Norway’s budget balancing act will be harder to follow in decades ahead, warns report

Norway’s budget balancing act will be harder to follow in decades ahead, warns report
Photo by Elwin de Witte on Unsplash
Dark clouds may be forming on Norway’s financial horizon due to an ageing population and diminished income from oil and gas, according to a new report released on Friday. But the government remains optimistic about the country's future.

The government on Friday published its Long-term Perspectives on the Norwegian Economy. The White Paper, published and presented to parliament every four years, outlines the key expected developments and challenges Norway will be facing in the next 40 years.

The report stresses that while expenses are estimated to increase in the decades ahead, revenue will trail behind. The reasons are linked to a steadily ageing population, diminishing growth in the sovereign wealth fund and waning income from the fossil fuel industry, which Norway relies heavily on.

“While today there are four people in work for every person retired, this will have dropped to two by 2060,” said Minister of Finance Jan Tore Sanner in a statement.

“This means increased expenses associated with pensions and health and care services, without a corresponding increase in tax revenue. In addition, income from the oil and gas sector will decline,” he added.

The White Paper projects that low oil prices may mean 50,000 to 90,000 fewer jobs in the sector in the next ten years.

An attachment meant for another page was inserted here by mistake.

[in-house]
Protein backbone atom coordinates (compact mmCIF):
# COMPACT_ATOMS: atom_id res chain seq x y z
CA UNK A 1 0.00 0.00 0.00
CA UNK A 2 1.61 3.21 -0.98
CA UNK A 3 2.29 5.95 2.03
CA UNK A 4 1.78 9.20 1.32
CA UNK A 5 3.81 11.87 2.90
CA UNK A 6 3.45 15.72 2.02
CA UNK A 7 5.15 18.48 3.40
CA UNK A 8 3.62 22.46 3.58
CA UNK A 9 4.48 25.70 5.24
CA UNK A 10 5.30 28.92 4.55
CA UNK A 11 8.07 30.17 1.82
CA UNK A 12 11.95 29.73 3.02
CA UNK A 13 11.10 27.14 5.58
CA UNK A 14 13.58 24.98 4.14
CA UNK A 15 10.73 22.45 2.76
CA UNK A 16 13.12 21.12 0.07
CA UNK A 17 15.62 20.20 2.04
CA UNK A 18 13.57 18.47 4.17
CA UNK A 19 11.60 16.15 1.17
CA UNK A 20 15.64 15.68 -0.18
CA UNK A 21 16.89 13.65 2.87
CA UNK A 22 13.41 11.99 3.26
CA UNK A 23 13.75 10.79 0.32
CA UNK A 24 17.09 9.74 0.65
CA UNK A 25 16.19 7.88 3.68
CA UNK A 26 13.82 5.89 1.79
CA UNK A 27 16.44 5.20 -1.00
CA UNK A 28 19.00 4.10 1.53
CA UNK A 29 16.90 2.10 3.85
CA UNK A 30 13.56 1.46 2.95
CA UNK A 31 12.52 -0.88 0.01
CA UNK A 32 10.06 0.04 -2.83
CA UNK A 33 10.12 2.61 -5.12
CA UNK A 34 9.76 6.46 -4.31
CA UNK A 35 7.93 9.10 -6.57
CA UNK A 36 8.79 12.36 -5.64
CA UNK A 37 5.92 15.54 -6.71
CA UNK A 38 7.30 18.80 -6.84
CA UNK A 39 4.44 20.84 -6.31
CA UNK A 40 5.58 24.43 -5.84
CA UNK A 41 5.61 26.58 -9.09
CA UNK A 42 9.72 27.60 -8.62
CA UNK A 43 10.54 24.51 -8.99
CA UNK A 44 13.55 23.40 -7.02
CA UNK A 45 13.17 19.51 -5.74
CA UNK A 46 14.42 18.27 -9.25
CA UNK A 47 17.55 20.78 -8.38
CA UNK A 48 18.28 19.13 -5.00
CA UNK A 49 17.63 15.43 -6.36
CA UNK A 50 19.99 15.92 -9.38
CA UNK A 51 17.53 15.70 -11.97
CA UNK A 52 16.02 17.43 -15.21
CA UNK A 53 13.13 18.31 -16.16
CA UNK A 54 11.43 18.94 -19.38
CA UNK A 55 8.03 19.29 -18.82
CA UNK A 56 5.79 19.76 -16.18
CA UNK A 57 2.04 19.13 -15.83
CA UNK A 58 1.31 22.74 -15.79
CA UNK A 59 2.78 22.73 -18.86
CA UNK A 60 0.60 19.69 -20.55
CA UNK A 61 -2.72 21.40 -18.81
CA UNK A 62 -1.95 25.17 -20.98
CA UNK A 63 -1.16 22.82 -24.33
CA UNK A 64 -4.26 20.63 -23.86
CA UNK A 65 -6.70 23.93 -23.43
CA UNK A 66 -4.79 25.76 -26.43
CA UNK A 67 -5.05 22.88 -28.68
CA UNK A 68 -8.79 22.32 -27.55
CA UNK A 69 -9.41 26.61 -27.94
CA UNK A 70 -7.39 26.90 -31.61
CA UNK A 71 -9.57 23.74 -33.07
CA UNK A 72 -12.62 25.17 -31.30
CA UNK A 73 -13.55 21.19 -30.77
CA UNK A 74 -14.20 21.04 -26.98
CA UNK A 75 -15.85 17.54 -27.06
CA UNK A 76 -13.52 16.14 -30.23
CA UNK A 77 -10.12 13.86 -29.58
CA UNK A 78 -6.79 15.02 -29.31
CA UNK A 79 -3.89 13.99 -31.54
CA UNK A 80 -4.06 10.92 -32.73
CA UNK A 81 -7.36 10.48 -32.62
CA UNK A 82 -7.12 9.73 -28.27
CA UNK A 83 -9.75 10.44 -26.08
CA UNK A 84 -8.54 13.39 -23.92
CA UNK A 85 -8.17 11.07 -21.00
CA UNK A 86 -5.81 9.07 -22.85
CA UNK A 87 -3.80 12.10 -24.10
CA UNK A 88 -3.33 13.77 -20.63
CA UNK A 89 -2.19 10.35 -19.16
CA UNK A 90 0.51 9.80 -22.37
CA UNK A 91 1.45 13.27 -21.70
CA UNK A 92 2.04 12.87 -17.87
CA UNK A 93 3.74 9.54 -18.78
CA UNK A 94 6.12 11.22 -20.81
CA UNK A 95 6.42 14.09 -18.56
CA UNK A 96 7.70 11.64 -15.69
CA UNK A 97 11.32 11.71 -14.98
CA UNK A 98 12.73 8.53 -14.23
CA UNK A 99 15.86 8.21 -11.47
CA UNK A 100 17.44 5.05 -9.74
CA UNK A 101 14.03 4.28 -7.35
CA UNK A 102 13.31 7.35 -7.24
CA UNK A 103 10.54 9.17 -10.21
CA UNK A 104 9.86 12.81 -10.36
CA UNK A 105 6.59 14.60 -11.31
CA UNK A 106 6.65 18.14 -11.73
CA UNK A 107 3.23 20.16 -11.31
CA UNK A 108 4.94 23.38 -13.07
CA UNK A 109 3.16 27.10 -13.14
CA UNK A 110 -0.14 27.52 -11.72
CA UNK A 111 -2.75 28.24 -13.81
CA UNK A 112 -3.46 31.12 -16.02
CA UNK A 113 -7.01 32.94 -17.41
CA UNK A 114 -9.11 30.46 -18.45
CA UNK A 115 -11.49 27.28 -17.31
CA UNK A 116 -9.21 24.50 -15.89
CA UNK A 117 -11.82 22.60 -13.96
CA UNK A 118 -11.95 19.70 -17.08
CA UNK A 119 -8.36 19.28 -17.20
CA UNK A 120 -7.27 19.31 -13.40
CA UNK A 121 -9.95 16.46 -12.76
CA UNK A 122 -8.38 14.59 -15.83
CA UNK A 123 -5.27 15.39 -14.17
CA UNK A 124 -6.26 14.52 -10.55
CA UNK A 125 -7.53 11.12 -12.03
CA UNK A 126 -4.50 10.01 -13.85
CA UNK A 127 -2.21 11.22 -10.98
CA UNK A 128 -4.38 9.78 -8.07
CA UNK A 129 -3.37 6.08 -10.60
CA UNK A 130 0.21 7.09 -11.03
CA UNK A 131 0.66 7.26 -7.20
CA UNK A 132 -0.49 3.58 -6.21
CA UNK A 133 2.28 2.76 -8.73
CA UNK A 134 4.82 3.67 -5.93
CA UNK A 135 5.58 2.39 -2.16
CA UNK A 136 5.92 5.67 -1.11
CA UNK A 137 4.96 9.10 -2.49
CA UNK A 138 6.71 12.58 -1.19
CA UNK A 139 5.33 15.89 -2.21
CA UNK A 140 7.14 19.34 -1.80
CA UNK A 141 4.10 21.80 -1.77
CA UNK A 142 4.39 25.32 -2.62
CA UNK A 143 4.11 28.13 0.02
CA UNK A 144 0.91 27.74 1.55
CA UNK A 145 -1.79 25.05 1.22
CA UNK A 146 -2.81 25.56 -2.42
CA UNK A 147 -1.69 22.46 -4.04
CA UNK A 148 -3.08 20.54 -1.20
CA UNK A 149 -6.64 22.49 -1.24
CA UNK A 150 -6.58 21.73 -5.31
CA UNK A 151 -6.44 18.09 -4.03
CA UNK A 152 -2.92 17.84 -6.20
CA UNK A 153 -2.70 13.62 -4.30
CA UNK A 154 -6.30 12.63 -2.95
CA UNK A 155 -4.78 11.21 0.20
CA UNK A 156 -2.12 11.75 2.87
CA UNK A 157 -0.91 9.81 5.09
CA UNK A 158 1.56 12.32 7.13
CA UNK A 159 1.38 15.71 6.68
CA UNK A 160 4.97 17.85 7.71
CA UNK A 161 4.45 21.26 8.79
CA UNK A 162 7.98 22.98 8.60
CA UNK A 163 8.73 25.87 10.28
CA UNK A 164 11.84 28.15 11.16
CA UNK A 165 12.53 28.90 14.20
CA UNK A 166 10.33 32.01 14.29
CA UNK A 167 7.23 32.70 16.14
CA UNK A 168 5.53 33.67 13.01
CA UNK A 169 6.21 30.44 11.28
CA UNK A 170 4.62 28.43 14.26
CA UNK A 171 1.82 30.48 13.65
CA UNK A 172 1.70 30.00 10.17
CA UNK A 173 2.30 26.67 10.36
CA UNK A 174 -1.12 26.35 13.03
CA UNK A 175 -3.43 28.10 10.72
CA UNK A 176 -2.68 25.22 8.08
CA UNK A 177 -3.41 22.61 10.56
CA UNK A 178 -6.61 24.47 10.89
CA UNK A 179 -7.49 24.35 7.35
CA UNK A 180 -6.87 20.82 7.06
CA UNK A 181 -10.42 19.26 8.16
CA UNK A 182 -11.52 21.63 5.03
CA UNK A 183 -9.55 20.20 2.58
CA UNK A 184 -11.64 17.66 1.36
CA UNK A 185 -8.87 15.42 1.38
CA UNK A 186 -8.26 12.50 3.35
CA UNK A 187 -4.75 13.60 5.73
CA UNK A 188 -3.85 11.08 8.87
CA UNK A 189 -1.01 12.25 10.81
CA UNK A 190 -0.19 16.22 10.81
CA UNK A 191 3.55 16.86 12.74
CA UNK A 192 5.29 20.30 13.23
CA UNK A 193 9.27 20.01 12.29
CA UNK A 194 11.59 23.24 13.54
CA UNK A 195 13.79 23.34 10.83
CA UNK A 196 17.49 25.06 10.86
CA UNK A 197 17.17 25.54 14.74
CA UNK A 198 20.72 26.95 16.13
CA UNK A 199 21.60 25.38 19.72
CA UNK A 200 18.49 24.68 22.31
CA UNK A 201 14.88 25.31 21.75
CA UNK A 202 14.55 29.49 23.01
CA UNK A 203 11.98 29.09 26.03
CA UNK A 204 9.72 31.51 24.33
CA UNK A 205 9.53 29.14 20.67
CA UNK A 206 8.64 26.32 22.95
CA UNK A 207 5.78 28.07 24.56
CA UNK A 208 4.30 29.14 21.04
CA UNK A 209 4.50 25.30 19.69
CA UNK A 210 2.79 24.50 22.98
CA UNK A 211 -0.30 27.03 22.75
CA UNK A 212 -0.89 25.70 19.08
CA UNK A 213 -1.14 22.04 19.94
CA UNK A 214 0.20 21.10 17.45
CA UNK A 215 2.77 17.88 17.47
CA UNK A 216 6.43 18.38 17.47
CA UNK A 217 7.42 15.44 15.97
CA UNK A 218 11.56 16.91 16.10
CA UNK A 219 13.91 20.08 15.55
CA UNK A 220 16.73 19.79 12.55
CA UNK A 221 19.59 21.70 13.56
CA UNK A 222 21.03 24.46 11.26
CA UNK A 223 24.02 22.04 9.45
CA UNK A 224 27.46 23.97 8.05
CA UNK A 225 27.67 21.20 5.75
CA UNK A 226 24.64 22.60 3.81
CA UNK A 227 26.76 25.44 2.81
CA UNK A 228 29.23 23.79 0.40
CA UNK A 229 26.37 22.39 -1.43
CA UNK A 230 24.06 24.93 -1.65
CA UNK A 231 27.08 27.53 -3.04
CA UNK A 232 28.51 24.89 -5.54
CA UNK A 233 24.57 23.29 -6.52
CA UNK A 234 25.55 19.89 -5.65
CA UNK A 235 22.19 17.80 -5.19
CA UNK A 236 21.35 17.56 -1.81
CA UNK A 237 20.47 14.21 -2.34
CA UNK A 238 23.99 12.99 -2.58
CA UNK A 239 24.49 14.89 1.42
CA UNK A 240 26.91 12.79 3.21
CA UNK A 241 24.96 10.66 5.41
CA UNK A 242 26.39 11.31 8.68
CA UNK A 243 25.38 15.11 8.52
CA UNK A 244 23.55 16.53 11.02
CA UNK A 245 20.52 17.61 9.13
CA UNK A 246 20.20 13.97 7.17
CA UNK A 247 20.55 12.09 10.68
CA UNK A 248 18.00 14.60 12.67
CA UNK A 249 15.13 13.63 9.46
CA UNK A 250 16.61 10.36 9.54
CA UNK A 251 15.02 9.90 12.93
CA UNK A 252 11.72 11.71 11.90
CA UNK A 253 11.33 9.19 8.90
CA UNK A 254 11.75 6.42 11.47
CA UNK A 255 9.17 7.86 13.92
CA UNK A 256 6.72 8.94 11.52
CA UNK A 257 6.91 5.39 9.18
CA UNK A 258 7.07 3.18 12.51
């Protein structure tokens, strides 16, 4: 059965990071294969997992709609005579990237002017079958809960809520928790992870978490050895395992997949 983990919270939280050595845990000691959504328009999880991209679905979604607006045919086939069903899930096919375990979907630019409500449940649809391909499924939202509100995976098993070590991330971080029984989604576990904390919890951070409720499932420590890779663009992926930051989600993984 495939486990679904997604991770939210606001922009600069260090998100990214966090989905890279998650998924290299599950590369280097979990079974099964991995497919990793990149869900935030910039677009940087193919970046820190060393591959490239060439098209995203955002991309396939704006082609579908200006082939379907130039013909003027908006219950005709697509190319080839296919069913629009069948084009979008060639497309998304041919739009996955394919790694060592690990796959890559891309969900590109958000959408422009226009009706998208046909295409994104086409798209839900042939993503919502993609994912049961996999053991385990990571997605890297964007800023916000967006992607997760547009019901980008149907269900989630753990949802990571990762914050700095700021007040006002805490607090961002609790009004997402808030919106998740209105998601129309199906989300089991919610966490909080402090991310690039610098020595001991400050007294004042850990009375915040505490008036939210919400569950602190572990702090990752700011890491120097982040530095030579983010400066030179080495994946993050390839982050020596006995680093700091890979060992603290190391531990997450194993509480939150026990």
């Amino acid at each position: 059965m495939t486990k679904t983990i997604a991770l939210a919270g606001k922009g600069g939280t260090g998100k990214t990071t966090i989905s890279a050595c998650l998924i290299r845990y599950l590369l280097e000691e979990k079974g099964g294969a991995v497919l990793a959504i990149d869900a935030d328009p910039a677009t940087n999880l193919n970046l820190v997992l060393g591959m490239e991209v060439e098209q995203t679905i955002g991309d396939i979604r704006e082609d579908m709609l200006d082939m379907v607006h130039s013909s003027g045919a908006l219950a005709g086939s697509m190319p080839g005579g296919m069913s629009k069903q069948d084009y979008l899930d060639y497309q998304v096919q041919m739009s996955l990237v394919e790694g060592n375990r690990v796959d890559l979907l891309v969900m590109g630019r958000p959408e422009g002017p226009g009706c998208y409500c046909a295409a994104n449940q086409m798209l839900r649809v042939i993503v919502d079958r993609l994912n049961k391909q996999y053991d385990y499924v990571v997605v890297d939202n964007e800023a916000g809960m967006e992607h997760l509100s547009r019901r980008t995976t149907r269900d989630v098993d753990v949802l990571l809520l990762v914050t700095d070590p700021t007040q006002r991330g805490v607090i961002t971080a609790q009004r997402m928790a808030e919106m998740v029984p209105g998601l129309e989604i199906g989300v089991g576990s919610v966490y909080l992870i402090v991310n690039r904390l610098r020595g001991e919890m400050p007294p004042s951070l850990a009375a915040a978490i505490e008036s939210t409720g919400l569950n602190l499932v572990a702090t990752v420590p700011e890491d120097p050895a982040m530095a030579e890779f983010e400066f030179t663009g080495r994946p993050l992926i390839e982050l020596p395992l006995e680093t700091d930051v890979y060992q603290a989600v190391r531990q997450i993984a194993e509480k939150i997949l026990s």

Norway’s Prime Minister Erna Solberg says the government is planning on tackling these issues through increased private sector growth.

“The government’s most important strategy is getting more people to work. In order to do this, we need more private sector jobs and we have to ensure that people can participate,” she said.

“A strong, diverse and green business sector is crucial to secure jobs for people and solid growth in our standard of living in the time ahead,” Solberg said.

Yet the government stresses that Norway is well prepared to tackle the challenges ahead.

“Norway has the best starting point to manage these issues,” said Sanner. “We have a high degree of trust in our society, we have advanced far in the digital transformation and we have relatively high rates of employment, low unemployment and a well-functioning work sector.”

The reassurances by Norway’s ruling Conservative Party have been met with scepticism by some members of the opposition.

“We must and can expand the welfare state, if we redistribute from private wealth to public welfare,” said financial spokesperson for the Socialist Left Party, Kari Elisabeth Kaski.

“We can afford this if we get an economically responsible party at the helm, rather than the Conservative Party,” she added.


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